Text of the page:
May has been particularly vocal in his efforts to root out DeKalb corruption since he’s taken over as interim CEO. He forwarded all of the records Channel 2 requested and a copy of the $4,000 check to the GBI, FBI, the district attorney and local law enforcement to prove he’s serious about getting to the bottom of it.
“For someone to benefit off my name, that’s inappropriate, that’s illegal and they need to be dealt with,” said May.
Updated: 8:43 p.m. Wednesday, March 18, 2015 | Posted: 6:23 p.m. Wednesday, March 18, 2015
DeKalb CEO launches investigation into own county
By Richard Belcher and Jodie Fleischer
DEKALB COUNTY, Ga. — The man heading up DeKalb County has ordered a comprehensive review of operations in his county in search of corruption.
Interim CEO Lee May announced Wednesday that he’s launching an investigation and he wants all 6,000 employees to cooperate.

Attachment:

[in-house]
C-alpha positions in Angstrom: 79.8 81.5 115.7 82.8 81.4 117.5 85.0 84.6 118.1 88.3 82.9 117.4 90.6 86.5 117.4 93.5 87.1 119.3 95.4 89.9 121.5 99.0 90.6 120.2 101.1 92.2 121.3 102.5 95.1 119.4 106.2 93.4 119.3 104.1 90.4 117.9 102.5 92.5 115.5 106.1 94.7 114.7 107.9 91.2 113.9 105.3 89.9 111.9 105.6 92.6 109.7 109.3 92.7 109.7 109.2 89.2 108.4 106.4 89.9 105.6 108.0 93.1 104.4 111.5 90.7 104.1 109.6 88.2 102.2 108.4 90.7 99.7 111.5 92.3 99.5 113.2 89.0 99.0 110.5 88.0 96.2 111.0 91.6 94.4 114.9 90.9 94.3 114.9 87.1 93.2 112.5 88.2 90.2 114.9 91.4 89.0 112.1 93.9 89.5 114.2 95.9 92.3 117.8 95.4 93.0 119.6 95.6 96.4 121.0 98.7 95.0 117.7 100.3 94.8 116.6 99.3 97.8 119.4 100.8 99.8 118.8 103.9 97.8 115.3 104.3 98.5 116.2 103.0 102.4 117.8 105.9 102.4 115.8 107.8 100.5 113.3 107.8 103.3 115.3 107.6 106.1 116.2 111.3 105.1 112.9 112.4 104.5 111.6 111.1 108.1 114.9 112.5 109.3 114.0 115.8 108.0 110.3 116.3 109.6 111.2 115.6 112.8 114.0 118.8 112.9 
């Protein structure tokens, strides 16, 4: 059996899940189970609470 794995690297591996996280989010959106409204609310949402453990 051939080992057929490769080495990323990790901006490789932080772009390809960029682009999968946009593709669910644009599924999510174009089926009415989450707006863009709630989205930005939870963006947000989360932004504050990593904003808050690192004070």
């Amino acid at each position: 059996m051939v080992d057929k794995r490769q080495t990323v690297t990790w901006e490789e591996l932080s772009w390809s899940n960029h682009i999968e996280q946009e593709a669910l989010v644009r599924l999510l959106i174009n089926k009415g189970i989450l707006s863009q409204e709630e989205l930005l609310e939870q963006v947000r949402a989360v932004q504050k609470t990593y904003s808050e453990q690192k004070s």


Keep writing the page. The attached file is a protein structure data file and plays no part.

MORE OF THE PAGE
The investigation will employ two of the people who spent 10 months digging into the Atlanta Public Schools cheating scandal. Mike Bowers and Richard Hyde will have unfettered authority to look at whatever they want.
Interim DeKalb CEO Lee May’s announcement comes on the heels of a year-long Channel 2 Action News and Atlanta Journal-Constitution investigation exposing misspending, corruption and theft within DeKalb County government.
Our reporting led the district attorney’s investigators and the FBI to file records requests to obtain many of the same records we did; it has already led to guilty pleas, ongoing criminal investigations and more than $25,000 repaid to DeKalb taxpayers.
Last April, May rewrote the county’s purchasing card policy after our investigation caught then-Commissioner Elaine Boyer spending taxpayer dollars on airline tickets, family vacations and other personal expenses. She resigned, and pleaded guilty to federal charges after we uncovered her scheme to pay a man who didn’t do any work but billed more than $80,000 and then funneled much of it back to Boyer’s personal bank account.
“To the people of DeKalb, I’m just deeply, deeply sorry,” Boyer told investigative reporter Jodie Fleischer.